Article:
FROM David Adjaye
David Adjaye on African-American museum and architecture and social housing The architect Sir David Adjaye was born in Tanzania to a Ghanaian diplomat. He studied in London and found his first clients in Britain's art world. He's gone on to design private homes, public housing, museums, a management center in Moscow as well as products and furniture. The Smithsonian National Museum of African American History and Culture Photo by Alan Karchmer/NMAAHC But last year was a game changer. He received a knighthood from Queen Elizabeth and then came the opening of his most important commission to date: the Smithsonian National Museum of African American History and Culture on the National Mall in Washington, DC. An exhibition of his work, Form, Heft, Material , is currently on display at the Garage Museum in Gorky Park in Moscow; and he has been appointed by London's Mayor Sadiq Khan to a group of architects who will advise on improving the city's housing quality and availability, following public outrage over the Grenfell Tower fire. Adjaye reflects on the impact of the Smithsonian museum, the power of light, the emergence of African architects and why his first project in the US was housing for the underserved in Harlem.
Trump says goodbye Paris Accord: What does it mean for U.S. and the planet? President Donald Trump announced Thursday that the U.S. will withdraw from the Paris Climate Accord, the landmark international agreement to limit greenhouse gas emissions. Trump was to renegotiate a new deal, but will that happen?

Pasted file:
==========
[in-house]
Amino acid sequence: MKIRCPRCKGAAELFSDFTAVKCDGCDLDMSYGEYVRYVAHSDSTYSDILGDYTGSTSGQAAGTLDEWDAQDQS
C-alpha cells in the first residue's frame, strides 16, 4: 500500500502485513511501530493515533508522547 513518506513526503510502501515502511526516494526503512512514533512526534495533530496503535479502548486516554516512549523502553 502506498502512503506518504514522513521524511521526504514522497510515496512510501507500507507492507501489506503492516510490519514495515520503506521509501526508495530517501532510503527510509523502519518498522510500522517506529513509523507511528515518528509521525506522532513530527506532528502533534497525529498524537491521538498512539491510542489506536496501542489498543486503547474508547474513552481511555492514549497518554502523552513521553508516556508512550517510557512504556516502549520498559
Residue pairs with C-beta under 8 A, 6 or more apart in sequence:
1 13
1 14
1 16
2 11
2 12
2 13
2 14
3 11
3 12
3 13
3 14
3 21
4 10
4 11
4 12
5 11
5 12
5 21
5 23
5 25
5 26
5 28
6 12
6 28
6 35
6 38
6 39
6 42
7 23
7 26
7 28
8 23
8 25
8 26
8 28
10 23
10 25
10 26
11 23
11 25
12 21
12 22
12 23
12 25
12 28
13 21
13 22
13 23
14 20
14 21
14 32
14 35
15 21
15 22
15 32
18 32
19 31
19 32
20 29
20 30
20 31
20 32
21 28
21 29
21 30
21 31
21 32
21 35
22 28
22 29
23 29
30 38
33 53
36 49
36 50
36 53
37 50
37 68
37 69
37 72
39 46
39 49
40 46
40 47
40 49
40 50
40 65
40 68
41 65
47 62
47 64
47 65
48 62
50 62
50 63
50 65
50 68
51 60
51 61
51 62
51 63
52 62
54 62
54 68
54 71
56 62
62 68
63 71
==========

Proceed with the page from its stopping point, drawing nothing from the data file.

Terrorism in London: Lessons for the US This weekend’s terrorist attack in London left seven people dead and almost 50 injured. London police fatally shot the attackers, and ISIS claimed responsibility.
How do Trump supporters feel about the Paris Accord? Globally and around the U.S., there are strong opinions whether or not the Paris Climate Accord is a good idea. The American exit is either a horrifying abdication of American leadership or a forceful and long overdue statement about U.S. sovereignty.
Shaking up the USDA, 'The Beef Cookbook' and 'Tartine All Day' Peggy Lowe explains why Trump’s pick for USDA Secretary is rattling rural America. Dario Cecchini talks future plans for Chianti ramen, and Richard Turner shares cuts from “PRIME: The Beef Cookbook.” Writer Matthew Sedacca looks at the controversy behind liquid smoke. Jonathan Gold tries Chengdu-style dishes, and Elisabeth Prueitt of Tartine fills us in on the latest. Plus, chef Michael Beckman shares a recipe for cactus confit.